The process of going completely paperless itself requires a big investment of time, before we start worrying about upgrading and the headaches that come with that. There will be obvious productivity losses as the new systems are installed and the pens and filing cabinets are shipped out. Government regulations and business policy may also slow down the change.


The other major difficulty for businesses going paperless is that much of a business’s communication is with other businesses and individuals, rather than just being internal. Electronic communication requires both the sender and the receiver to have access to the same hardware and software. Fortunately, at my last law firm for example, most of the outside agencies we were dealing with were catching up next to us. But at my previous firm, a criminal defence firm, many of our clients had no access to emails (or sometimes even phones!).


There’s also the greater potential for privacy invasions, confidentiality breaches and computer viruses in an electronic work practice. Moreover, computers go wrong. A virus, glitch or a simple accidental push of the delete key might eradicate a whole folder of important documents. That is something that is far more likely to happen than, for example, accidentally setting fire to a file cabinet and losing a few drawers of paper documents.


And what if there’s a power cut?


Despite this, computer systems are improving every day. Increasingly, it becomes impossible for documents to be entirely lost, because there’s a digital backup. More and more we are relying on Internet-based storage systems like Dropbox and I-Cloud, rather than on local servers and specific hard drives. And the vast majority of employees today are computer-literate. But even though the advantages are vast, and the drawbacks can be alleviated, 65% of UK small and medium-sized businesses have still not taken that big step into the realm of the paperless office. This is no doubt because it is a big step, could involve substantial cost and productivity loss – and what if it doesn’t work out?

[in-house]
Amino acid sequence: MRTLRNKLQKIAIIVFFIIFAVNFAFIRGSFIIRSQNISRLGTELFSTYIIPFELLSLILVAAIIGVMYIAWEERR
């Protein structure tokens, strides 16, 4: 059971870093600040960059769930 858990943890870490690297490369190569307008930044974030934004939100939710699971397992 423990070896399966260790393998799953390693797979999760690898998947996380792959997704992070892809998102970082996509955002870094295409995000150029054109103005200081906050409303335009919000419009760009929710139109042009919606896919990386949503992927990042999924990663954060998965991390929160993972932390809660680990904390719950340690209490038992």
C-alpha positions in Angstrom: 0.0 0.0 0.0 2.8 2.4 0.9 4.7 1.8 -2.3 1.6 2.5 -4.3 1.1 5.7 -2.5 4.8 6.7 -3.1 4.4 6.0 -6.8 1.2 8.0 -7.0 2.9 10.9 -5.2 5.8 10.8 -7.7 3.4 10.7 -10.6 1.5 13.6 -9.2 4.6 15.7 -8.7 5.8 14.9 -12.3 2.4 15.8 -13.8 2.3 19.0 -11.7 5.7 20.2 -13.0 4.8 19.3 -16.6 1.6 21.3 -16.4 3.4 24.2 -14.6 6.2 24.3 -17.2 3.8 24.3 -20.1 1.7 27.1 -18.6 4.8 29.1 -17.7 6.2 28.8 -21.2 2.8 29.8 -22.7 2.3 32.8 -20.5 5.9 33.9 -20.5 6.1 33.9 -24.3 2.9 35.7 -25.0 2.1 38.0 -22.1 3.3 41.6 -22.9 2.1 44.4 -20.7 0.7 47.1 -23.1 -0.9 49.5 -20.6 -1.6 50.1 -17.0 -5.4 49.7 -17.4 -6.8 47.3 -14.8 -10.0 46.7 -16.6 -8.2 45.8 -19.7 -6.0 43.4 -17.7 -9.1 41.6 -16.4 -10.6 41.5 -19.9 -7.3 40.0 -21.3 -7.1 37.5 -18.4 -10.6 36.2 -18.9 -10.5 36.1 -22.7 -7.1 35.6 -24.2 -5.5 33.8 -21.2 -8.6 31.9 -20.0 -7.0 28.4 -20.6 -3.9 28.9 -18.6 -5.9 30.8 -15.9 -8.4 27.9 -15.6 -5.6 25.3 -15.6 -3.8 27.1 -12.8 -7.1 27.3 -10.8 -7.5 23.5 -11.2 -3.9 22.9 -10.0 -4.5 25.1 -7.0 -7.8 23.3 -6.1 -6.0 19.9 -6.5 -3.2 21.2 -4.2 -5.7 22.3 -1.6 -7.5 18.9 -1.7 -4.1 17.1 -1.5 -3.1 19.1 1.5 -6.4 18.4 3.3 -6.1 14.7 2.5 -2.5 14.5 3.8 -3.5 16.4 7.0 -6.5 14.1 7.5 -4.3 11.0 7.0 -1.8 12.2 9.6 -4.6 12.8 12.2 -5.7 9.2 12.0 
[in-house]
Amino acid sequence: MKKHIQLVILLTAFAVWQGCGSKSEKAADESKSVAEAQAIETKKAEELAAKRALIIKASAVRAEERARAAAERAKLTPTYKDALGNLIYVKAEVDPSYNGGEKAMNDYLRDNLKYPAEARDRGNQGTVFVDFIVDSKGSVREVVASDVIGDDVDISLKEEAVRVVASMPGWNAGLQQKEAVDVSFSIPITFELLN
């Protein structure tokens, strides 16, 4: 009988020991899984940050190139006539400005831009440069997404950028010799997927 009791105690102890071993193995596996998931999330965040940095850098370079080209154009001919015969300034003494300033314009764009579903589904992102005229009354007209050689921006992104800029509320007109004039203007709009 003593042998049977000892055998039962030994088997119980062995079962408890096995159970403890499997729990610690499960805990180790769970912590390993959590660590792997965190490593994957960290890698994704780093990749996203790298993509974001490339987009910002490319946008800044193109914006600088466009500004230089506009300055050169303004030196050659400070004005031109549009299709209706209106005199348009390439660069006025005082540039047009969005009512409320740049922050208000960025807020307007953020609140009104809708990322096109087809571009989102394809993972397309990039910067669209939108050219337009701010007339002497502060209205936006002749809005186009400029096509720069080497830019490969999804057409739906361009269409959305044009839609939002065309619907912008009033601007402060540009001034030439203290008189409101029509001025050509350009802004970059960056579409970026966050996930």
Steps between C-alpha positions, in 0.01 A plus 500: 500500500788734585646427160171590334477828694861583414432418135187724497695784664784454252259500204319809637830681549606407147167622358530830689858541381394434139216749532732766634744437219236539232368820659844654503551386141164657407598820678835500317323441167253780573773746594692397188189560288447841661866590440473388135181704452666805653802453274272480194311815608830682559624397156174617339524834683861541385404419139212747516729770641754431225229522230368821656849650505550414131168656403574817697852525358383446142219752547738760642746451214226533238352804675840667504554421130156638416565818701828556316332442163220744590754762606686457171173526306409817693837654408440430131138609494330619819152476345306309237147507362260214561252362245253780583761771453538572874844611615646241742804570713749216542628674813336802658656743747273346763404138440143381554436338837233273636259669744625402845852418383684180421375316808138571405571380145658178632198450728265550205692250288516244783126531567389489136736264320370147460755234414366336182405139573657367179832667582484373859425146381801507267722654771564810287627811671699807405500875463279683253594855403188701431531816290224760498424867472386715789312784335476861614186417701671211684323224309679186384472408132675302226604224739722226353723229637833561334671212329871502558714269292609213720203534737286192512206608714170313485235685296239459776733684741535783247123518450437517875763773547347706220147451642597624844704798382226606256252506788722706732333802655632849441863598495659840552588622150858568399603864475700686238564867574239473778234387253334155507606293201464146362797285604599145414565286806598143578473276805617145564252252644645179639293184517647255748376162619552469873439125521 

The paper-light model


Perhaps for now, while the trepidation of businesses about going totally paperless continues, the more realistic goal should be to go ‘paper-light’ instead. Indeed this is a workplace model that a lot of businesses have already adopted, such as the second law firm I worked at. Businesses should increase their use of email to correspond and use electronic files wherever possible. When paper is necessary, i.e. for a ‘wet signature’, businesses should make sure to limit its replication. Does it need photocopying four times and posting? Or can it be scanned and emailed? I for one am someone who rather likes paper occasionally. Sometimes I like to handwrite some notes on a pad, instead of tapping keys on a keyboard. It would be nice for offices and workplaces to give their employees a paper option, sprinkle a little variety into the proceedings.


In any case, while it is improving, technology is not yet infallible. To that end, we should always have paper available in the event of a power cut or a computer failure – even in a paperless office.